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Indexing Maps

When members run queries, they iterate through all their owned entries and find the ones that match the query. Indexes allow members to find matching entries faster by reducing the number of entries to check.

The SQL service does not yet support indexes.

If you often query a map, make sure to add indexes to its most frequently queried fields. For example, if you do active AND age < 30 query, make sure you add an index for the active and age fields. The following example code does that by getting the map from the Hazelcast instance and adding indexes to the map with the map.addIndex() method.

IMap map = hazelcastInstance.getMap( "employees" );
// ordered, since we have ranged queries for this field
map.addIndex(new IndexConfig(IndexType.SORTED, "age"));
// not ordered, because boolean field cannot have range
map.addIndex(new IndexConfig(IndexType.HASH, "active"));
When you add new entries to maps that use indexes, it takes longer because the index must be added along with the entry.

You only need to create an index once. Although it is safe to call the map.addIndex() method more than once, doing so has a negative affect on performance due to the redundant index creation.

For example, when you call the map.addIndex("fieldName", true) method, each partition iterates over its records and adds each entry to the index. The previously created index entry will be recreated and replaced with the new entry. The performance penalty will be proportional to the number of entries. If you have maps with a large number of entries, then synchronizing index addition process is recommended.

Other than using the map. addIndex() method, you can define your index declaratively or programmatically as described in the Configuring IMap Indexes section.

Indexing Ranged Queries

The map.addIndex(IndexConfig) method is used for adding index. For each indexed field, if you have ranged queries such as age > 30, age BETWEEN 40 AND 60, then use a IndexType.SORTED index Otherwise, use a IndexType.HASH index.

Configuring Map Indexes

You can define map indexes in configuration. An example is shown below.

  • XML

  • YAML

  • Spring

<hazelcast>
    ...
    <map name="default">
        <indexes>
            <index type="HASH">
                <attributes>
                    <attribute>name</attribute>
                </attributes>
            </index>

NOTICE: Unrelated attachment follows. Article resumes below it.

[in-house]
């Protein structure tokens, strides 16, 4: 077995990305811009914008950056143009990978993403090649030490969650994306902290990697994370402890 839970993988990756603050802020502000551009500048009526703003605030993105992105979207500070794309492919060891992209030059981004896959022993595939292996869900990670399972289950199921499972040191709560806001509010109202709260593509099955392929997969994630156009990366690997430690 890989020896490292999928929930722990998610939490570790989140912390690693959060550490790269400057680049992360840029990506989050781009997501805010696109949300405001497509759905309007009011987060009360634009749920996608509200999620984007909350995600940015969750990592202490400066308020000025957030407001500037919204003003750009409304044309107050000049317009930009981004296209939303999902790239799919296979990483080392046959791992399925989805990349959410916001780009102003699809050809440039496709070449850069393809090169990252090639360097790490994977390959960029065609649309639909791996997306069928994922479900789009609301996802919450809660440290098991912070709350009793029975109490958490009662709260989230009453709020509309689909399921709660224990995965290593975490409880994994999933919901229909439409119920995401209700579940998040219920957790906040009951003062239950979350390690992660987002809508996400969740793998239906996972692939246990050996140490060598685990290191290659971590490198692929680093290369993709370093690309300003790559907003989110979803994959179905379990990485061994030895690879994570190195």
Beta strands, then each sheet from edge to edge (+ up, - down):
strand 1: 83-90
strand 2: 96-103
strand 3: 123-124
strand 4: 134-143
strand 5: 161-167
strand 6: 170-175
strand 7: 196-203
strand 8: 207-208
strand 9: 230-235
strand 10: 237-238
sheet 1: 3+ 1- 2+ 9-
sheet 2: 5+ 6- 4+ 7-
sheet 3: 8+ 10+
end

<index>
                <attributes>
                    <attribute>age</attribute>
                </attributes>
            </index>
        </indexes>
    </map>
    ...
</hazelcast>
hazelcast:
  map:
    default:
      indexes:
        - type: HASH
            attributes:
              - "name"
        - attributes:
            - "age"
<hz:map name="default">
    <hz:indexes>
        <hz:index type="HASH">
            <hz:attributes>
                <hz:attribute>name</hz:attribute>
            </hz:attributes>
        </hz:index>
        <hz:index>
            <hz:attributes>
                <hz:attribute>age</hz:attribute>
            </hz:attributes>
        </hz:index>
    </hz:indexes>
</hz:map>

You can also define map indexes using programmatic configuration, as in the example below.

mapConfig.addIndexConfig(new IndexConfig(IndexType.HASH, "name"));
mapConfig.addIndexConfig(new IndexConfig(IndexType.SORTED, "age"));
Non-primitive types to be indexed should implement Comparable.

If you configure the data structure to use High-Density Memory Store and indexes, the indexes are automatically stored in the High-Density Memory Store as well. This prevents from running into full garbage collections when doing a lot of updates to index.

Global and Partitioned Indexes

The on-heap indexes are always global, where one index covers all map entries stored on the partitions owned by a cluster member. Such indexes are beneficial for lookup and range queries because only one lookup operation is needed to execute a query. A drawback of global indexes is a potentially high contention on the index concurrent data structure that might cause performance degradation.

High-Density Memory Store supports partitioned indexes. Each partition owned by a cluster member has its own index. All operations on the partitioned index are performed on the partitioned thread, thus eliminating the contention issue of the global indexes. However, lookup and range queries have to perform lookup operations on every partition and combine the results. Normally, these partition and combine executions yield poorer performance results compared to the global indexes.

Global concurrent indexes (based on our own off-heap B+ Tree implementation) bring all the benefits of global indexes to IMap backed by High-Density Memory Store.

The global High-Density Memory Store indexes are enabled by default and controlled by the hazelcast.hd.global.index.enabled property. You can disable these indexes by setting this property to false.

Composite Indexes

Composite indexes, also known as compound indexes, are special kind of indexes that are built on top of the multiple map entry attributes and therefore may be used to significantly speed up the queries involving those attributes simultaneously.

There are two distinct composite index types used for two different purposes: unordered composite indexes and ordered ones.

Unordered Composite Indexes